“Come Closer,” an animated short film about the dwarf planet Ceres, is one of 16 finalists in the first competition sponsored by the Houston Cinema Arts Society (HCAS) in partnership with NASA.
Produced and directed by Amia Yokoyama, an MFA-2 student in CalArts’ School of Film/Video’s Program in Experimental Animation, this compelling short subject imaginatively explores many mysteries of this little-known planet.
The film competition—the first for HCAS and NASA—drew 194 entries from 22 countries and 32 states. The 16 finalist films will be screened at CineSpace Day at the Houston Cinema Arts Festival on Nov. 13 at 7 pm at The Museum of Fine Arts, Houston. Prize money for First Place is $10,000, Second Place, $5,000 and Third place, $3,000. Two additional categories will be awarded $4,000 each for “Film Best Depicting Benefits to Humanity from the International Space Station” and “Film Best Depicting Spirit of Future Exploration of Space.” Winners will be announced at the end of the screening of the finalists’ films.
An email interview with the filmmaker follows:
24700: What is the genesis of your interest in Ceres?
Amia Yokoyama: Inner and outer space make me question what I know about my own reality, which I have found is very little as it is always in flux. Ceres may hold answers or at least suggest potential narratives about the genesis of our solar system. It may have seeds of life, explanations of where and how life came from, harbor extraterrestrial life, etc. The search for life on other planets liquidates the definition of what it is for a thing to be alive. I find that thrilling and very important work.
Is there much more known about Ceres than what you’ve included in your script?
Since I made this video Dawn (the spacecraft) has descended into its final stage and closest orbit. For us humans it is the closest we’ve come thus far. Dawn will not touch down on its surface, so we can only surmise from images captured by Dawn. I imagine that Ceres has many more secrets to tell.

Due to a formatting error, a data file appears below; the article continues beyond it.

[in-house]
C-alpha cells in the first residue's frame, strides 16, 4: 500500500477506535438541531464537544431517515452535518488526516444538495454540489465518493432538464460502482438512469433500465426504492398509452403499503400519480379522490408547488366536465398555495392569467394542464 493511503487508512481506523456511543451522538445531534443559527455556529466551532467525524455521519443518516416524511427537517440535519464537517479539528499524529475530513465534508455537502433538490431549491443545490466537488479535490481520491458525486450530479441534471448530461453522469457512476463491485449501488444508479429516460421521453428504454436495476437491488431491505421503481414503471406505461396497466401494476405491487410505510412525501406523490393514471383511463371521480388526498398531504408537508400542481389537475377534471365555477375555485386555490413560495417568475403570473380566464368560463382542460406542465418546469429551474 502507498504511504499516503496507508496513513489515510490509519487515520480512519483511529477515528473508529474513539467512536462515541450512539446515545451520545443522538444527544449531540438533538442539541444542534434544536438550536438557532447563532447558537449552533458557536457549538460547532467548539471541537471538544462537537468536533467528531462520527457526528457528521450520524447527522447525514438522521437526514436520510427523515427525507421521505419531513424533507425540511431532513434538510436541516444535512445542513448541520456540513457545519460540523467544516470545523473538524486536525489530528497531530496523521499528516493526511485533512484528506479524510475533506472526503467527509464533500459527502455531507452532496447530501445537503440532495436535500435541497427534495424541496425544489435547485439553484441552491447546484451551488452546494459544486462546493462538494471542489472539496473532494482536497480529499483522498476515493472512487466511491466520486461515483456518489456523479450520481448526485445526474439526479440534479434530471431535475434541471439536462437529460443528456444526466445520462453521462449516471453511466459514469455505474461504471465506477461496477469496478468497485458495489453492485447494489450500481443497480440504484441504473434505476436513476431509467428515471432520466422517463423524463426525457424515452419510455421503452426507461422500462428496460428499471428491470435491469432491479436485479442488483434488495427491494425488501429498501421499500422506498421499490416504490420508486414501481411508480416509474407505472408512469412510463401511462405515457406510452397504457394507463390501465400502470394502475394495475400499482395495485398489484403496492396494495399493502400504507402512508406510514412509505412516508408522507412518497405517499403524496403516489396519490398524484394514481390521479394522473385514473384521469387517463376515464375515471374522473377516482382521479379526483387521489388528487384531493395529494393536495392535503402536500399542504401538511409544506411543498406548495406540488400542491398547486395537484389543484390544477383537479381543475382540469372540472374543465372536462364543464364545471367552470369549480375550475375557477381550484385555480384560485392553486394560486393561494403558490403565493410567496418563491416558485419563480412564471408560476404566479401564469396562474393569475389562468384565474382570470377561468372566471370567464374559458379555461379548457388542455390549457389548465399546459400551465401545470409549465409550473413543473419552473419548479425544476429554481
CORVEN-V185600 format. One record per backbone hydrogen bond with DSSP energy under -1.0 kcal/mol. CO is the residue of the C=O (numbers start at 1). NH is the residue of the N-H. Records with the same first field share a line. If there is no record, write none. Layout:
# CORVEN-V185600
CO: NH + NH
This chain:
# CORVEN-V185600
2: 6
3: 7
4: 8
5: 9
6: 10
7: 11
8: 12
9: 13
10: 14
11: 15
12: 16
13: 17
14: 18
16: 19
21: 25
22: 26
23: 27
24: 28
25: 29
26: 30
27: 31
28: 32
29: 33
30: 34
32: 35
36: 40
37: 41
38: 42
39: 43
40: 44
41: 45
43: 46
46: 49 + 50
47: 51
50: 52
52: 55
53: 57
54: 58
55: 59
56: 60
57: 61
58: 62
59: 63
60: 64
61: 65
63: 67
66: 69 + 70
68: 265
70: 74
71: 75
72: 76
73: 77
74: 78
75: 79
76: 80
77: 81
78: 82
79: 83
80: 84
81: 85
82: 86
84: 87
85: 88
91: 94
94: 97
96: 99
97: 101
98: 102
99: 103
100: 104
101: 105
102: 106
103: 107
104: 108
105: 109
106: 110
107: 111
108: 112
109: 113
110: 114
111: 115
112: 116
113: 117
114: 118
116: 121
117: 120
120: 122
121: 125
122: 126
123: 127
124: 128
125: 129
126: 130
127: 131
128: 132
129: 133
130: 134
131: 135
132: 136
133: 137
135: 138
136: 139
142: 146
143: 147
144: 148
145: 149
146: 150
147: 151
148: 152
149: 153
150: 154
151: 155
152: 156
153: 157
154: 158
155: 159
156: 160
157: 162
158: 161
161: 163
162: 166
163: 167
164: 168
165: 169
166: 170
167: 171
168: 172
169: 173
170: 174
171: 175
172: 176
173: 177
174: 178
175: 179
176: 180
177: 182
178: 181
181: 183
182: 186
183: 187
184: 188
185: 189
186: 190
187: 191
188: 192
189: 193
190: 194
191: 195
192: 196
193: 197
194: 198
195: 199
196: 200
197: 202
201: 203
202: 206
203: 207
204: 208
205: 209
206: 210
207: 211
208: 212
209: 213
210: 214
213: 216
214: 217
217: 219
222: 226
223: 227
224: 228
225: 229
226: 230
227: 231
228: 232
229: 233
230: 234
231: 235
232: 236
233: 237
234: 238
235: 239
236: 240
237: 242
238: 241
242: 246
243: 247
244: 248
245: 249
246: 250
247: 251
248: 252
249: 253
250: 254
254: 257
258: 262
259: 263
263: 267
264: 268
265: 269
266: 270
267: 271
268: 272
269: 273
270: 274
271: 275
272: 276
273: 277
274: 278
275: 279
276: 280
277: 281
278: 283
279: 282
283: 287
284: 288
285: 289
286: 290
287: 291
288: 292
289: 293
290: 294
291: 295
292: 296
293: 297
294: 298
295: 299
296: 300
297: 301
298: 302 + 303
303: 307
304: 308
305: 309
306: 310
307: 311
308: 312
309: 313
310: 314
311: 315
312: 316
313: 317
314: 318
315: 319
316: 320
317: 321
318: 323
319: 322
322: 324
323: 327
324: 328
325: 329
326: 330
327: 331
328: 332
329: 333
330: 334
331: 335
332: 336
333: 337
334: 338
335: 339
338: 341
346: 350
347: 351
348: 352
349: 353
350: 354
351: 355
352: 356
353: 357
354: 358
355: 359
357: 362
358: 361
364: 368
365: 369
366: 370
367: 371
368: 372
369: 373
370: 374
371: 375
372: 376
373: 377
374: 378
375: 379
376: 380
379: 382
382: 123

Is all the information imparted in the film factual?
This is animated supernatural non-fiction. As soon as an object or an image is animated, “comes to life,” could it ever be a fiction, just a figment? Ceres a dwarf planet. Does it have a voice? Yes, perhaps. Does she whisper into Dawn’s ear? Does Dawn have ears– aural orifices to receive telepathic communication from distant celestial bodies? Yes, perhaps. Do you feel more like a person or a human today?
Did your animation style for this film evolve from previous projects or did you design it from scratch for this project?
My animation style has been a life-long evolution. But the images and the narration were created just for this project. Once the process has begun it’s more of a stream of consciousness type movement through conceiving, designing, shooting, editing. It’s a carefully selected selection of various scratches from long stylistic evolution.
Did other CalArtians work on the project with you?
This was a one-person production, but my extremely talented and knowledgeable roommates, Angela Stempel and Caitlin Craggs (Film/VIdeo MFA 2) are always on-hand with savvy technical advice, encouragement, and productive feedback.
How did you know about the Houston competition?
From a CalArts Film Video email blast. Sometime I open them and read them. If they have anything to do with NASA, I pay attention.
Did you create the film specifically to enter it in this competition?
Yes, I made the entire thing in June of this year. Did not sleep much and did not communicate with the outside world.
Were you surprised that you were chosen as a finalist?
No, if I thought I would not be chosen I would not have submitted. That said, I am extremely honored and grateful that I’ve been included.
Any closing thoughts?
Please conserve water.